Concepts and definitions

R&D; appropriation

Government budget appropriations or outlays for research and development activity.

R&D; in full-time equivalents (FTE)

R&D in full-time equivalents refers to the amount of time spent on R&D work during one year of full-time work (approx. 35 hours per week), allowing for 4-6 weeks of holidays.

R&D work done outside normal working hours is taken into account in calculating R&D in full-time equivalents, provided it is remunerated.

Research and development activity

Research and development activity (R&D) is understood as systematic work undertaken to increase the stock of knowledge and use it to devise new applications. The defining criterion is that the purpose of the activity should be the presence of an appreciable element of novelty. Research and development activity includes basic research, applied research and experimental development.

Basic research is defined as work undertaken to acquire new knowledge, without any particular application in view. Basic research includes analyses of properties, structures and relationships with a view to formulating and testing hypotheses, theories or regularities.

Applied research is work undertaken to acquire new knowledge directed primarily towards a specific practical application. Applied research includes seeding applications for the findings of basic research or determining new methods or ways of solving a particular problem.

Product and process development (experimental development) is systematic work that draws on existing knowledge gained from research and/or practical experience with the aim of producing new materials, products, processes, methods and systems or of substantially improving existing ones.

Socio-economic objective

Government budget appropriations or outlays for R&D are considered in the statistics according to the social policy (socio-economic) objective. The definitions used in Finland are based on the Nordic Nordforsk classification.

State research institute

Research institutes attached to ministries are one of the main sources of information needed in social decision-making. There are currently 12 publicly financed research institutes in seven administrative sectors.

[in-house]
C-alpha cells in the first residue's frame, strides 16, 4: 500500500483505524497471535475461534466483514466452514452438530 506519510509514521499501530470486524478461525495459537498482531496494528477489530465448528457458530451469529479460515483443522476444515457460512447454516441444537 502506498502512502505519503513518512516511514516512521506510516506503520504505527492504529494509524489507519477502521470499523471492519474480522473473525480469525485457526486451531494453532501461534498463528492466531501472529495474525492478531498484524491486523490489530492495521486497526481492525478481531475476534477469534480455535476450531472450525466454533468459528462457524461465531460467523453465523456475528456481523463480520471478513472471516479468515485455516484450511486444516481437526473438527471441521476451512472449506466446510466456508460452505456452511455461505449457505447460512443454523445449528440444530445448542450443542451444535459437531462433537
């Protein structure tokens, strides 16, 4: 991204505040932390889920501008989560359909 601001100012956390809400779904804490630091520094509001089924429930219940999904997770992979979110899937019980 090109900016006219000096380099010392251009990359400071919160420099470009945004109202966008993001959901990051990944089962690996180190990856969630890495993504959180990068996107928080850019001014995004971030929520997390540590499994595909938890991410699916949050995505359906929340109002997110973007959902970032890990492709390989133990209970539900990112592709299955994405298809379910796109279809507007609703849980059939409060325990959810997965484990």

State research institutes, with abbreviations (administrative sector):

Finnish Institute of International Affairs, UPI (Parliament of Finland)

Government Institute for Economic Research, VATT (Ministry of Finance)

Natural Resources Institute Finland LUKE (Ministry of Agriculture and Forestry)

Finnish Food Safety Authority, EVIRA (Ministry of Agriculture and Forestry)

National Land Survey of Finland NLS (Ministry of Agriculture and Forestry)

Finnish Meteorological Institute (Ministry of Transport and Communications)

Geological Survey of Finland, GTK (Ministry of Employment and the Economy)

VTT Technical Research Centre of Finland Ltd * (Ministry of Employment and the Economy)

Radiation and Nuclear Safety Authority, STUK (Ministry of Social Affairs and Health)

National Institute for Health and Welfare, THL (Ministry of Social Affairs and Health)

Finnish Institute of Occupational Health, TTL (Ministry of Social Affairs and Health)

Finnish Environment Institute, SYKE (Ministry of the Environment)

* non-profit state enterprise with special tasks

The primary task of state research institutes, which are the main actors in sector research, is to acquire, produce and provide information as the basis for political decision-making and development of society. In addition to research duties the institutes have a varying number of different specialist, monitoring, training, guidance and other official functions, charged and other service activities and so on. Research institutes produce services horizontally to many different administrative sectors and to the rest of the public sector. They also provide services to businesses and to third sector operators.

The majority of research and development activities carried out in research institutes are financed with appropriations allocated in the state budget. In addition to budget funding R&D activities are increasingly financed by external funding consisting of income from charged services and funding from elsewhere than the institute's own budget classes. External funding mainly comes on a competitive basis from several sources and from both domestic public and private sectors and international sources. The share of external funding is based on the performance targets of the institutes and is thus estimated.

Referencing instructions:

Official Statistics of Finland (OSF): Government R&D funding in the state budget [e-publication].
ISSN=2489-3250. Helsinki: Statistics Finland [referred: 15.11.2018].
Access method: http://www.stat.fi/til/tkker/kas_en.html